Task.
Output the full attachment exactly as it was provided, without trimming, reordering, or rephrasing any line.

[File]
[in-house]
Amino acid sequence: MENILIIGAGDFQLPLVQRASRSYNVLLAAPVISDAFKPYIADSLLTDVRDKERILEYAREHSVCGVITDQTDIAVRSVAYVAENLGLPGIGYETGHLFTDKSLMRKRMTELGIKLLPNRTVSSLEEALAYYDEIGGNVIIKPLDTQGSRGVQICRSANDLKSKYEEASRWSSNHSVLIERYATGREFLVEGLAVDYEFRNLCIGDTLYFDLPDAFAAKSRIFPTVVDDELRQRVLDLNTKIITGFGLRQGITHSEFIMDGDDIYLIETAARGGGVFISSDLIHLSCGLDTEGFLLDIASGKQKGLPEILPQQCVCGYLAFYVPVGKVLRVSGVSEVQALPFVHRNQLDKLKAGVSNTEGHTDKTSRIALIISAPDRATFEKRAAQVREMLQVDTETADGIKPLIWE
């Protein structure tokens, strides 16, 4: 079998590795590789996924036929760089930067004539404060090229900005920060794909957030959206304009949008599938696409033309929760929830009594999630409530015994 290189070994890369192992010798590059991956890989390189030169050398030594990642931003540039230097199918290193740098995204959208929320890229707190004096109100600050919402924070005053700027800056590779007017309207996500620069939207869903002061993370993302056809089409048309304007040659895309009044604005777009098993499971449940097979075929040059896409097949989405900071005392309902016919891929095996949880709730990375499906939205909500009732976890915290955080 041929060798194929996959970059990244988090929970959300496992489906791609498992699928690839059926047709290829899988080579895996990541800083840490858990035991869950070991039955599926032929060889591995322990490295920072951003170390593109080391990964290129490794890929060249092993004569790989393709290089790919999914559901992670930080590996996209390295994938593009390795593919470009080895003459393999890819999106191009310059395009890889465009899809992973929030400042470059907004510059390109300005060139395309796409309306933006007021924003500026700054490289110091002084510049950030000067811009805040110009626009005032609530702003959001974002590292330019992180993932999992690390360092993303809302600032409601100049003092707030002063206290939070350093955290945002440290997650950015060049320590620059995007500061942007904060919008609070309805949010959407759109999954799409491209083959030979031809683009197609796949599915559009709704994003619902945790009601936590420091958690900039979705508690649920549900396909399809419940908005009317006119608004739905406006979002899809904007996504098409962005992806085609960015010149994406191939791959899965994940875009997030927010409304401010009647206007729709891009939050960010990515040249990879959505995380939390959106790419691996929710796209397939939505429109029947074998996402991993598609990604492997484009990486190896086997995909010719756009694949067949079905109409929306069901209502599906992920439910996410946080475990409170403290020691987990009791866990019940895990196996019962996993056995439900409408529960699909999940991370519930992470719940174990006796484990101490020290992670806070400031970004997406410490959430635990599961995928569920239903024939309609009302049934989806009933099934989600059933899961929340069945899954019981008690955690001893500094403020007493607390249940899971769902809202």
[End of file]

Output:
[in-house]
Amino acid sequence: MENILIIGAGDFQLPLVQRASRSYNVLLAAPVISDAFKPYIADSLLTDVRDKERILEYAREHSVCGVITDQTDIAVRSVAYVAENLGLPGIGYETGHLFTDKSLMRKRMTELGIKLLPNRTVSSLEEALAYYDEIGGNVIIKPLDTQGSRGVQICRSANDLKSKYEEASRWSSNHSVLIERYATGREFLVEGLAVDYEFRNLCIGDTLYFDLPDAFAAKSRIFPTVVDDELRQRVLDLNTKIITGFGLRQGITHSEFIMDGDDIYLIETAARGGGVFISSDLIHLSCGLDTEGFLLDIASGKQKGLPEILPQQCVCGYLAFYVPVGKVLRVSGVSEVQALPFVHRNQLDKLKAGVSNTEGHTDKTSRIALIISAPDRATFEKRAAQVREMLQVDTETADGIKPLIWE
């Protein structure tokens, strides 16, 4: 079998590795590789996924036929760089930067004539404060090229900005920060794909957030959206304009949008599938696409033309929760929830009594999630409530015994 290189070994890369192992010798590059991956890989390189030169050398030594990642931003540039230097199918290193740098995204959208929320890229707190004096109100600050919402924070005053700027800056590779007017309207996500620069939207869903002061993370993302056809089409048309304007040659895309009044604005777009098993499971449940097979075929040059896409097949989405900071005392309902016919891929095996949880709730990375499906939205909500009732976890915290955080 041929060798194929996959970059990244988090929970959300496992489906791609498992699928690839059926047709290829899988080579895996990541800083840490858990035991869950070991039955599926032929060889591995322990490295920072951003170390593109080391990964290129490794890929060249092993004569790989393709290089790919999914559901992670930080590996996209390295994938593009390795593919470009080895003459393999890819999106191009310059395009890889465009899809992973929030400042470059907004510059390109300005060139395309796409309306933006007021924003500026700054490289110091002084510049950030000067811009805040110009626009005032609530702003959001974002590292330019992180993932999992690390360092993303809302600032409601100049003092707030002063206290939070350093955290945002440290997650950015060049320590620059995007500061942007904060919008609070309805949010959407759109999954799409491209083959030979031809683009197609796949599915559009709704994003619902945790009601936590420091958690900039979705508690649920549900396909399809419940908005009317006119608004739905406006979002899809904007996504098409962005992806085609960015010149994406191939791959899965994940875009997030927010409304401010009647206007729709891009939050960010990515040249990879959505995380939390959106790419691996929710796209397939939505429109029947074998996402991993598609990604492997484009990486190896086997995909010719756009694949067949079905109409929306069901209502599906992920439910996410946080475990409170403290020691987990009791866990019940895990196996019962996993056995439900409408529960699909999940991370519930992470719940174990006796484990101490020290992670806070400031970004997406410490959430635990599961995928569920239903024939309609009302049934989806009933099934989600059933899961929340069945899954019981008690955690001893500094403020007493607390249940899971769902809202």